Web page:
By Lindsay Toler
By Chad Garrison
By Allison Babka
By Lindsay Toler
By Jake Rossen
By Lindsay Toler
By Kelsey McClure
By Lindsay Toler
Nasty traded God for Satan, but before he could explain to his parents that he wasn't worshiping Satan, that Satan was just an archetype of nature's power, a symbol of unashamed self-interest, they'd sent him to a psychiatrist. When that didn't work, they simply forgot his conversion. Now he wears khakis and button-down shirts when he goes home to visit, and everybody ignores the elephant.
"My closet's full of costumes," he says, shrugging. "I was a nattily dressed little child; I used to wear clip-on ties to school even when it wasn't picture day. Now I prefer old Beatnik stuff -- powers of darkness. Most Satanists do pay attention to their wardrobe. It's not important to have good looks, but you need to have a look, a style. Remember, appearances are everything."
Outside the restaurant's glass window, the theists stroll by, their elbows weighted with bags of wrapped, beribboned presents. Ramadan, Hanukkah, Christmas, Kwanzaa -- seems like a tough time of year for a Satanist. "It's the solstice," corrects Selene. "Besides, so much of what's become Christmas is not Christian anyway." Do they ... er ... exchange presents? "I plan to this year," says Nasty, glancing at Selene. "Oh?" she asks, meeting his eyes and blushing. "One of our Satanist friends gave us presents wrapped in Christmas paper," she says in a rush, "with a little pentagram on top."
"Now, Halloween is very important to us," inserts Nasty, describing a party that weekend at which they were "very naughty, put in all our fake fangs and just basically celebrated the dark side." Returning with the cream, the waitress sets it down very carefully on Nasty's saucer and backs away. Nasty adds that on the actual Eve, he and Selene just held a small private ritual, using magic for some personal goals. "There are satanic ceremonies, which are basically pageants," he says, "with a lot of pomp and circumstance but no tangible goals sought. Then there are rituals by one or two people for very specific goals: I want my son healed, I want that promotion, I want that bitch dead.'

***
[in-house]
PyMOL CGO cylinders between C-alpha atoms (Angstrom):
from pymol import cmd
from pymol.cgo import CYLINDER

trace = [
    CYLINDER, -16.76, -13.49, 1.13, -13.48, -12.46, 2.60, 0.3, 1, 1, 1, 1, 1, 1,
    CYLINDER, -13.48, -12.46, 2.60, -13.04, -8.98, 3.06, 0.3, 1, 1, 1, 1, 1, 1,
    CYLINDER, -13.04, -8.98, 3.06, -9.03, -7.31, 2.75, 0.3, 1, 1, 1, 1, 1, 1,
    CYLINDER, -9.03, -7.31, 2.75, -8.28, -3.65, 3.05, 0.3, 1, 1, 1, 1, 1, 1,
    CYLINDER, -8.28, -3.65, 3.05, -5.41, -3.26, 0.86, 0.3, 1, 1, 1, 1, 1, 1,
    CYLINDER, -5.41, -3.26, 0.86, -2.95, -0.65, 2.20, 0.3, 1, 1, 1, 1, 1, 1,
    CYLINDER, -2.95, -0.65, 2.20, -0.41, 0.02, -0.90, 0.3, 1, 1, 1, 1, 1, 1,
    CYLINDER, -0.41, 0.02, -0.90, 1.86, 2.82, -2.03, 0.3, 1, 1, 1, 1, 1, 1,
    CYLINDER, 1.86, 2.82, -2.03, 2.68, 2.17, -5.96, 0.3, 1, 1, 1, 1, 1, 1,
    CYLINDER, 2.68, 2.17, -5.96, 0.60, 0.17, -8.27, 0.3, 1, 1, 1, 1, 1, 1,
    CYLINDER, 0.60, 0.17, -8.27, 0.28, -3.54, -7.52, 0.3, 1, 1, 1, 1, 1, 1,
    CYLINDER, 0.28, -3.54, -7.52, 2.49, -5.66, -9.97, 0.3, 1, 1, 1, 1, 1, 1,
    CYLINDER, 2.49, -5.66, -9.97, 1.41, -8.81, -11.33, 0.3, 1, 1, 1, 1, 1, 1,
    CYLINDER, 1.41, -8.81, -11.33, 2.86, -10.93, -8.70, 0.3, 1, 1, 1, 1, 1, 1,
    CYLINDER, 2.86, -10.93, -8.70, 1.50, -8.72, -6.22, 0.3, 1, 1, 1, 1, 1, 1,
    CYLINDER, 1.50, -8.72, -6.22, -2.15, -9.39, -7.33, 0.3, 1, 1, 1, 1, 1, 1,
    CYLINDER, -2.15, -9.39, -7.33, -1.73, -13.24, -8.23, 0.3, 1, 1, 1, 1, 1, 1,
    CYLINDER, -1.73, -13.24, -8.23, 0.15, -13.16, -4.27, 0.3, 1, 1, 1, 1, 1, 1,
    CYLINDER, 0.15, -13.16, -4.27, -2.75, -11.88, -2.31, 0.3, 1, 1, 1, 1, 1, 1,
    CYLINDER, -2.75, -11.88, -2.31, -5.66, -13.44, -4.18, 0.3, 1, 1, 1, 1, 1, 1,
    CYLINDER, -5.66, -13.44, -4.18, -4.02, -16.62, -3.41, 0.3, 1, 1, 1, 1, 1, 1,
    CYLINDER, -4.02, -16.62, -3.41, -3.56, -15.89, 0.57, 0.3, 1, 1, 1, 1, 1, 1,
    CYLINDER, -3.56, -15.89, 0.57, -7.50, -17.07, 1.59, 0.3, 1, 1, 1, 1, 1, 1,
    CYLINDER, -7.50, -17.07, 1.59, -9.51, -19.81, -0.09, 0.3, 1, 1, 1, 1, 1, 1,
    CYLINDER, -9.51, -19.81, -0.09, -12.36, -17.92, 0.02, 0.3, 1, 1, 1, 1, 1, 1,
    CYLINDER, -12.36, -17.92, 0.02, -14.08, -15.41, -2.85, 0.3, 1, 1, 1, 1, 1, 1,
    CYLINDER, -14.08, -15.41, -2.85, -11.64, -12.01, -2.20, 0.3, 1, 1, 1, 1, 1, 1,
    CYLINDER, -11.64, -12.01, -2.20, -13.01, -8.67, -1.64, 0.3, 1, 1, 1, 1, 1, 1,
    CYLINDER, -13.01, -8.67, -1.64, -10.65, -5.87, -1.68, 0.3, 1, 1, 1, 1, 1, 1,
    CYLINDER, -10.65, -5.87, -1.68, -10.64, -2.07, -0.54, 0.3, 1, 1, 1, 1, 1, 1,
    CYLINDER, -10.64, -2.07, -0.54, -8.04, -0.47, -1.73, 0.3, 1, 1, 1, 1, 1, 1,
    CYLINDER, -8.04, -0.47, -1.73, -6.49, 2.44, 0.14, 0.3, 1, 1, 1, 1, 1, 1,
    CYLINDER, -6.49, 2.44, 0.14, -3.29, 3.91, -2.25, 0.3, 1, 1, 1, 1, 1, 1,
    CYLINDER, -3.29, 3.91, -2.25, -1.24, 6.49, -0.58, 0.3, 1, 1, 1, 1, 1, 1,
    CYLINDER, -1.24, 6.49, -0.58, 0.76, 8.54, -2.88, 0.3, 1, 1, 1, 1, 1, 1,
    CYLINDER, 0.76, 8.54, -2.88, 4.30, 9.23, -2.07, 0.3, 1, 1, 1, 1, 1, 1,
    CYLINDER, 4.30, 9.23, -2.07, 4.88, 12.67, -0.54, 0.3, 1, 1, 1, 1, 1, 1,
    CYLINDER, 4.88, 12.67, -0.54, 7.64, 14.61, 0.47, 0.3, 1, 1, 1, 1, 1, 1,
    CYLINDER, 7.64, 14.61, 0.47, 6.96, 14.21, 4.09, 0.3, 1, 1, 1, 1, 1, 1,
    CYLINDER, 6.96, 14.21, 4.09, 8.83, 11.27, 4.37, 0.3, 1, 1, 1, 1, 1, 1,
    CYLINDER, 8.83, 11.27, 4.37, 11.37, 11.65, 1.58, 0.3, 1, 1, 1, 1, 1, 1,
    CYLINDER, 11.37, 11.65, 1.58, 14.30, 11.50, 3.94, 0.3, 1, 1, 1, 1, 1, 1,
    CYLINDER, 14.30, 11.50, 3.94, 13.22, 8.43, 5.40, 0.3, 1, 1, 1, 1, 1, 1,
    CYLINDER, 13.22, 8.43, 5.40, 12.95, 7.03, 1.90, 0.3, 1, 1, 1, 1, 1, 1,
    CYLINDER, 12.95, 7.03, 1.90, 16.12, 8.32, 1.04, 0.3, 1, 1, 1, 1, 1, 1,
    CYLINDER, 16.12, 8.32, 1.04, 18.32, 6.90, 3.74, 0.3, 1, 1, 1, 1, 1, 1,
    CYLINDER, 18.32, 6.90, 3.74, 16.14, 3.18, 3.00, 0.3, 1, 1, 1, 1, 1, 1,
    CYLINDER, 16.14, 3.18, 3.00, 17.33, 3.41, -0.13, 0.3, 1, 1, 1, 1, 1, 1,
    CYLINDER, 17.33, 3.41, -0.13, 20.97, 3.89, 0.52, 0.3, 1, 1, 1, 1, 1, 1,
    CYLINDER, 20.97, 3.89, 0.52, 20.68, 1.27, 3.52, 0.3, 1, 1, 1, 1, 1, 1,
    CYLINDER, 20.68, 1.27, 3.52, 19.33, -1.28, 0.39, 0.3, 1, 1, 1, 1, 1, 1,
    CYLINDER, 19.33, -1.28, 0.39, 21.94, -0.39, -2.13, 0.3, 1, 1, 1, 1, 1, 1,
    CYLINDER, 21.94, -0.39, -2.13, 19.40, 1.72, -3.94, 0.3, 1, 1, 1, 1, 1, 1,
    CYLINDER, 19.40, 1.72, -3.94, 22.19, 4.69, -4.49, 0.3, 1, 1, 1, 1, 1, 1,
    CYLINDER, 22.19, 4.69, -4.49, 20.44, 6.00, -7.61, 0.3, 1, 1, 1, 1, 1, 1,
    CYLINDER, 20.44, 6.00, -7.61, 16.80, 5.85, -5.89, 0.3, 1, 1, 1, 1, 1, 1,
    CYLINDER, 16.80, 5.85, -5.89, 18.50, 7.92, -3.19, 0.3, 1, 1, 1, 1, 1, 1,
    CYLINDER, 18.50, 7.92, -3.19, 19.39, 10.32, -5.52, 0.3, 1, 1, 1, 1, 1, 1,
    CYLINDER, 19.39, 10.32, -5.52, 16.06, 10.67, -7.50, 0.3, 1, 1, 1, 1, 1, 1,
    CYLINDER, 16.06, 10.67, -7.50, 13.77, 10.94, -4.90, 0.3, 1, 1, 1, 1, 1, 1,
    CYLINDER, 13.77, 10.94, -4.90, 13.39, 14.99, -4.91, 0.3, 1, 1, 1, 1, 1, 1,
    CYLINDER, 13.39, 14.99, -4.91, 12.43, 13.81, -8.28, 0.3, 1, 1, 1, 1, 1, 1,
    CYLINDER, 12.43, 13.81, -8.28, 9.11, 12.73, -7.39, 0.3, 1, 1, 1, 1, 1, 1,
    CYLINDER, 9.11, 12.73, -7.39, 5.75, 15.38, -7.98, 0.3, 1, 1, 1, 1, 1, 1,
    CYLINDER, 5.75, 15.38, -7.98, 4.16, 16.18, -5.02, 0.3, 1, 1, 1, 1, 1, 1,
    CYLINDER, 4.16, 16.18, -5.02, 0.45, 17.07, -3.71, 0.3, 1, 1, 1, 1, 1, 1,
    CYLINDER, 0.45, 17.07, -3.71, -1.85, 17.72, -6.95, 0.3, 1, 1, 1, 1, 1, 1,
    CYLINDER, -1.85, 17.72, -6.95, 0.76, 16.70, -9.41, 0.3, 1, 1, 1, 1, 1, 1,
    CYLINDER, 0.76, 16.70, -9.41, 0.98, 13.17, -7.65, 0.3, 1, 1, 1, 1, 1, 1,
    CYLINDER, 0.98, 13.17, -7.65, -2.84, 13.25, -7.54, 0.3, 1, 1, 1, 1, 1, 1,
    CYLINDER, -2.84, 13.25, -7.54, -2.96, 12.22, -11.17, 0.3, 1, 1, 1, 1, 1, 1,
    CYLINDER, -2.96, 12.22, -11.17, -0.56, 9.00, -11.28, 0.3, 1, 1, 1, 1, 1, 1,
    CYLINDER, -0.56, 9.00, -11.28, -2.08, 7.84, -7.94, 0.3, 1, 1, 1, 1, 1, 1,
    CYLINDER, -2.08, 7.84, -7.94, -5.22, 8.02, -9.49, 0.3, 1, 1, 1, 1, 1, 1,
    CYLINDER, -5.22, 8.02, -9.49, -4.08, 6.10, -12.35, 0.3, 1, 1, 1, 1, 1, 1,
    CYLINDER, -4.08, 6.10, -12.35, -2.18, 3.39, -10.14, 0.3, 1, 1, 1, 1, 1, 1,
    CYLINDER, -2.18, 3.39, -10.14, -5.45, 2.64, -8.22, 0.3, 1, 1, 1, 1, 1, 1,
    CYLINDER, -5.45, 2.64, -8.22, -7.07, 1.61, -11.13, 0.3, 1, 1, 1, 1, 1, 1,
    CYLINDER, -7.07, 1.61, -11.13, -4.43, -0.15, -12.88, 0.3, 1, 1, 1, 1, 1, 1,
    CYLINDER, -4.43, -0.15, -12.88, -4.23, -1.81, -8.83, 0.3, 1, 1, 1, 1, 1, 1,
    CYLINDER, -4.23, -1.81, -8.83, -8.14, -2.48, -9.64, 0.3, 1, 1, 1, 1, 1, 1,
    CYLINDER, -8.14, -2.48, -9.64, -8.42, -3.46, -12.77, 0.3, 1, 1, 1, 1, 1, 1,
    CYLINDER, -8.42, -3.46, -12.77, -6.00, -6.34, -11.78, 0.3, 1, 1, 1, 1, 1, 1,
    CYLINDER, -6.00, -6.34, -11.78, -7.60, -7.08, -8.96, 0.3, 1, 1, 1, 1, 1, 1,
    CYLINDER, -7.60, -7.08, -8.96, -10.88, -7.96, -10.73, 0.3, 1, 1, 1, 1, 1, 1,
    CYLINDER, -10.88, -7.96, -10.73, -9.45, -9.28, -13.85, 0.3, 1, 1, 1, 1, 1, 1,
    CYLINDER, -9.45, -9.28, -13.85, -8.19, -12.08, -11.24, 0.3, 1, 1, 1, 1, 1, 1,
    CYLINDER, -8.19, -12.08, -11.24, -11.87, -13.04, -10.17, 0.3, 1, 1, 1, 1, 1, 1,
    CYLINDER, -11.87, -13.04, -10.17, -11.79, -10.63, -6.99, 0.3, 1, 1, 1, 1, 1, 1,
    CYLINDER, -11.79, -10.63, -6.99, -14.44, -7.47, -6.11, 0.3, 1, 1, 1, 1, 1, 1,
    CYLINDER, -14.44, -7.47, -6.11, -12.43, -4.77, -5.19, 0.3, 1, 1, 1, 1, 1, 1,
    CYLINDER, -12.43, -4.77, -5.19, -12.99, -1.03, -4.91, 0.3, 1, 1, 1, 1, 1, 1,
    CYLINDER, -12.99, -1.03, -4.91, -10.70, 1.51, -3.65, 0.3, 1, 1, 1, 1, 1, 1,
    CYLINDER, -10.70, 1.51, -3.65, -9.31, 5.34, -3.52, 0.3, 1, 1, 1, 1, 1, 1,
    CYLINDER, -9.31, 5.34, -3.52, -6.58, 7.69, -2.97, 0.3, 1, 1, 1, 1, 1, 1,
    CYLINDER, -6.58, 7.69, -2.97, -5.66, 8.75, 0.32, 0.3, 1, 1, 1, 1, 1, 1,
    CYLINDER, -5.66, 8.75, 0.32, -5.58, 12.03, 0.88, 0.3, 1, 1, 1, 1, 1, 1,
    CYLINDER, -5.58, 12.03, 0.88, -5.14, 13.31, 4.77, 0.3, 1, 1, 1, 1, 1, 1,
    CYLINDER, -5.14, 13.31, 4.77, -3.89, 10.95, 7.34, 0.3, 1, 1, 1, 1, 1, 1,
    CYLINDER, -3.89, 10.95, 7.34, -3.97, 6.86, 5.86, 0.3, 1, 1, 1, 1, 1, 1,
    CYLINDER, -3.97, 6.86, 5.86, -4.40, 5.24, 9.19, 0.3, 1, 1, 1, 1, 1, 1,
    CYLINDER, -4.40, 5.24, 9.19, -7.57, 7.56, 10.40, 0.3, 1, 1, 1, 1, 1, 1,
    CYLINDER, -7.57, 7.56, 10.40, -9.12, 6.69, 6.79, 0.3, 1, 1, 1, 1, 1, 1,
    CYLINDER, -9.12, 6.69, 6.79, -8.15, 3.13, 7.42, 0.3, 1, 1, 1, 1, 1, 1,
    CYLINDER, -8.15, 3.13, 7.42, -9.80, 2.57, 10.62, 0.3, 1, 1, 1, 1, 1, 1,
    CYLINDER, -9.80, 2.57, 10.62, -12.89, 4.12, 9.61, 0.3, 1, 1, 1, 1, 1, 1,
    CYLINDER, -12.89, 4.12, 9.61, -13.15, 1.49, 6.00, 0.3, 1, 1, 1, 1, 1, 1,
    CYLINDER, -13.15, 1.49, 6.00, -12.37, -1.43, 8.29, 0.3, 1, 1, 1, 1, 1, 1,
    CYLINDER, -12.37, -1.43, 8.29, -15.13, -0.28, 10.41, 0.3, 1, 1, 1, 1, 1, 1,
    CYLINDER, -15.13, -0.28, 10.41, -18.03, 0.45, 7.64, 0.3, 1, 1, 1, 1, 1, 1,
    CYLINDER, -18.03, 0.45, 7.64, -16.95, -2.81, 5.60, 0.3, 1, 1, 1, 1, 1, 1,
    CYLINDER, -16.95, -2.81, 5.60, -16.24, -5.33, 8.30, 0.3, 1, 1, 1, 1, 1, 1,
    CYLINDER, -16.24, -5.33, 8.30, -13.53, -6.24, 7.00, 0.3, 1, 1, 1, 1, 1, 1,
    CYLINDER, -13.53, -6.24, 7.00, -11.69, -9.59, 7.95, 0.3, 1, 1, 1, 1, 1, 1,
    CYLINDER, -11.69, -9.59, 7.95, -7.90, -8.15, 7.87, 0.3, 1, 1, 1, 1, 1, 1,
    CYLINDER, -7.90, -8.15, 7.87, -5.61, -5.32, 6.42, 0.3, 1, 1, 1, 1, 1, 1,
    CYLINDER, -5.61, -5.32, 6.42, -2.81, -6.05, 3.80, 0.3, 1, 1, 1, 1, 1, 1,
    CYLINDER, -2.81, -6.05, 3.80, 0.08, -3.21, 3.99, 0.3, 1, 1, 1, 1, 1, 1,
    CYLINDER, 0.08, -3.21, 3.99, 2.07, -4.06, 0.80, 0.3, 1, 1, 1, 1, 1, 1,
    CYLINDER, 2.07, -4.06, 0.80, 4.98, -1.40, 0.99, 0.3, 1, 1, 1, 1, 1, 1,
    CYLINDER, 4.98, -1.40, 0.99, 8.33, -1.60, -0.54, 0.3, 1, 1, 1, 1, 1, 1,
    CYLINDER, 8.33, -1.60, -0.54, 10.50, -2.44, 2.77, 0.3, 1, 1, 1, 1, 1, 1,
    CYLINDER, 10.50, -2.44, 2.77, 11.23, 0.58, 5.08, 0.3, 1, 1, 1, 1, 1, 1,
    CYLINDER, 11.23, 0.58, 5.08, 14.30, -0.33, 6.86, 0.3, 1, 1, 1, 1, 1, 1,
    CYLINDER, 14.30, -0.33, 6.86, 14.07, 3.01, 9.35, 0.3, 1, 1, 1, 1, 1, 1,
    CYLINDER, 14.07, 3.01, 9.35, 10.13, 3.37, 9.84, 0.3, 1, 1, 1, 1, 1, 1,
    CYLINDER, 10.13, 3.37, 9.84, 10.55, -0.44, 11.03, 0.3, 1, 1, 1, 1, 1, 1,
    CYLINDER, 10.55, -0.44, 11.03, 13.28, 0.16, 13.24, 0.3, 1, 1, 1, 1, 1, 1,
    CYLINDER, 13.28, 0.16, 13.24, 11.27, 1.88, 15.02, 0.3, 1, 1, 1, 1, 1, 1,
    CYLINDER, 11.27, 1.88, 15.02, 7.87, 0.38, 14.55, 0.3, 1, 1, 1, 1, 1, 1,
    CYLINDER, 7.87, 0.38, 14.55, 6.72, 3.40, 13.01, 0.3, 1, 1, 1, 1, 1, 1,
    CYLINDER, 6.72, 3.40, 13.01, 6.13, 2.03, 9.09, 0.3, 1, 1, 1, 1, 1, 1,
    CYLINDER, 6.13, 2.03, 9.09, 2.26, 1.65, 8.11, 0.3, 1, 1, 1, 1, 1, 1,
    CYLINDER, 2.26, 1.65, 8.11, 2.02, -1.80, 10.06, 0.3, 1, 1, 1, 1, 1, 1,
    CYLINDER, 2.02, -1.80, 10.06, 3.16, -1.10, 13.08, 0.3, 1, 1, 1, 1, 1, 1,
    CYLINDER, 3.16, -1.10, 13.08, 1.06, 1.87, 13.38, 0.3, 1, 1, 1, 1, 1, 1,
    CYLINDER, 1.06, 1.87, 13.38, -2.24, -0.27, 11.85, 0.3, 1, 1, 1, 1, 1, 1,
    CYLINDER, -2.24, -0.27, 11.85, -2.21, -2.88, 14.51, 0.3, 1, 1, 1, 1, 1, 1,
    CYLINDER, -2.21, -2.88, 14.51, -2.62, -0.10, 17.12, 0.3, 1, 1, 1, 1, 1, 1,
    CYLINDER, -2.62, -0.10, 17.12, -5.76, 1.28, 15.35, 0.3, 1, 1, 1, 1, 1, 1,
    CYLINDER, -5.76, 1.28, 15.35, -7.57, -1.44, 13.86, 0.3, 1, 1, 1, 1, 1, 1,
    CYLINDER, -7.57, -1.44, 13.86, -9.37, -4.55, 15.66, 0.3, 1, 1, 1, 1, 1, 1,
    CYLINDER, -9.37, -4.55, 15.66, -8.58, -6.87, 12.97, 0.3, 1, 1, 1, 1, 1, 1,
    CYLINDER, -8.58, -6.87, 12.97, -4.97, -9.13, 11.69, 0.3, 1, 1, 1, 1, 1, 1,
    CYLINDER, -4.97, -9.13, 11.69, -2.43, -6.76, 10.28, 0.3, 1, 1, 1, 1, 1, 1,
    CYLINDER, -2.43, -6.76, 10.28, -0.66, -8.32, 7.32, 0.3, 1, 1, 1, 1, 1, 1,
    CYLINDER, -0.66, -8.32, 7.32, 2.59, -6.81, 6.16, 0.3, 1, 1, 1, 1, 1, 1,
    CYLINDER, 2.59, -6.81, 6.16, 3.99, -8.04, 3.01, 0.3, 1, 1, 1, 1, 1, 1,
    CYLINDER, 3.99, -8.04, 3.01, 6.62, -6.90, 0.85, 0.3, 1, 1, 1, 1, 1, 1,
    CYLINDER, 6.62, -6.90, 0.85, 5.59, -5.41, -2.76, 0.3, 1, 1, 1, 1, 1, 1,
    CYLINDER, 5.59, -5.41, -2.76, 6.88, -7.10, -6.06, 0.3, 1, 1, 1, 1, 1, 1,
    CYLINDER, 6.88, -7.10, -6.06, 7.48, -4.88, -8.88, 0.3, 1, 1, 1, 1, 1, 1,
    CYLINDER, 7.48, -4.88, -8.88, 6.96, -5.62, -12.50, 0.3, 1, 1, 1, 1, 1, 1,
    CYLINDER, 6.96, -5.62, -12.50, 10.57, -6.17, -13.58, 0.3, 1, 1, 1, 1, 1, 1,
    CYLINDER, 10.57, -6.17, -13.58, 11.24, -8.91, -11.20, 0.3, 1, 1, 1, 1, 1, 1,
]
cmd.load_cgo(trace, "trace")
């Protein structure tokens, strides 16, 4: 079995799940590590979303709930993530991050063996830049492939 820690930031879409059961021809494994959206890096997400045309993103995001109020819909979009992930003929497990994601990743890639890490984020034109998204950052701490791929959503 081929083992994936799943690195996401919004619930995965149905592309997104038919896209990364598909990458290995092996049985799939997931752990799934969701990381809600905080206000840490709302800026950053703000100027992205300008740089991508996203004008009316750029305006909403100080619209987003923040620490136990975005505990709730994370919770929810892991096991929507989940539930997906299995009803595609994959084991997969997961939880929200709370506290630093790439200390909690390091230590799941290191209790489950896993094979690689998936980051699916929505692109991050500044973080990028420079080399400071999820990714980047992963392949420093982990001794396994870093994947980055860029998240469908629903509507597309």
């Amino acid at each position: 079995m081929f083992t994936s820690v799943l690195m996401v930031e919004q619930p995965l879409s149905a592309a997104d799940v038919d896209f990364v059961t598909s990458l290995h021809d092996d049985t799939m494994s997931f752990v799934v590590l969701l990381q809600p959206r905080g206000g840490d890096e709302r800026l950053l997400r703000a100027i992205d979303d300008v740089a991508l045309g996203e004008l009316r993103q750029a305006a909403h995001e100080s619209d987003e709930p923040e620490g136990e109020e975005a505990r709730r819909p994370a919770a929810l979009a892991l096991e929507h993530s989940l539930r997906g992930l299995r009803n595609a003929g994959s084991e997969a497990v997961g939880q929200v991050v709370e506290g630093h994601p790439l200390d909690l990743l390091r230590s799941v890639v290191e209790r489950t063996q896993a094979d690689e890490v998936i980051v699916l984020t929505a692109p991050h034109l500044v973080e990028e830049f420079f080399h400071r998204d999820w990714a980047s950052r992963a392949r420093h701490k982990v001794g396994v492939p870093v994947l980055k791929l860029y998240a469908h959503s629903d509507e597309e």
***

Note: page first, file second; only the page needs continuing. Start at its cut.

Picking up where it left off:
"The meek will inherit the earth -- about 6 feet of it," he quips, stressing that Satanism isn't humanitarian. Then he talks urgently about repairing the environment and building a world where no one need fear or want. "It's not altruism," he insists. "We live on this planet. If there is a whole underclass of diseased, infected, ignorant, unemployable people, how does that benefit us?" Selflessness is a cowardly abdication of personal responsibility, he adds. Christians condemn the self as evil; they want to die to the self, lose it, kill it. "If you're trying to shed the self, how better to do that than to do things you wouldn't do for yourself?" asks Nasty. "Sacrificing everything in this life for the next ... keeps the crowds controlling themselves."
Forget transcendence, he advises, and forget turning the other cheek. Satanists are big on vengeance, although it's usually played out in a court of law -- or with a whoopee cushion. What matters is getting your own back. "Psychiatrists are finally beginning to see that this whole thing about forgiveness is not so good," adds Selene, "because it's not real."
And Christ? "He's a symbol. None of us went to school with him." Nasty's chuckling, trying to keep things friendly, but his next litany is bitter as cyanide: "If you obey the Father, you are nothing but a child. 'Give yourself over, stop thinking. Let go, let God. Don't analyze, just believe.' And this whole concept of original sin, that you are born dirty, born wrong and broken -- in Satanism, a child is born perfect. They get fucked up, excuse my expression, as they learn shame, fear, terror and guilt. But they start off magical."
Nasty and Selene met only last year -- "We both forgot to breed," Selene volunteers cheerfully -- but they've watched Satanists with children struggle. "The few I've known homeschool and try to take the time to give their kids a different perspective," says Nasty. "One of the ideas we've kicked around in the Legion of Loki is a charter school, an incubator for Satanic culture and values, a place where they are taught to think for themselves. We've even talked about a Satanic daycare, so parents would have a place where their children's personhood is respected, where they are not going to be molested or warehoused, and the play is not designed to break their spirit.
"We have an incredible ability to fool ourselves," he adds suddenly. "We say, "He was an altar boy, or a priest -- how could he possibly do all that stuff?' Or the noises you're hearing from behind the door: "Well, of course they can't be that.'" Conventional churchgoers accuse Satanists of mirror-imaging Christianity, flattering by spiteful imitation. But Satanists worship no anthropomorphized deity, not even Satan himself. Dante's three-headed Lucifer lived in an icy lake at the center of the Earth, past a pool of boiling blood and fiery rings of sand, but Nasty calls Satan "an allegorical figure, kind of like Santa or the Easter Bunny: Very real and yet never has been; both an aspect of ourselves and a greater ideal." The Satanic priesthood, he notes, cannot be entered. It must be conferred -- as it was on Jayne Mansfield and rocker Marilyn Manson. The writings of Machiavelli, Nietzsche, Mark Twain, George Bernard Shaw and Ayn Rand also resonate with Satanists. Any current figures they'd be willing to embrace? "Jesse Ventura," Selene offers. "He says it like it is."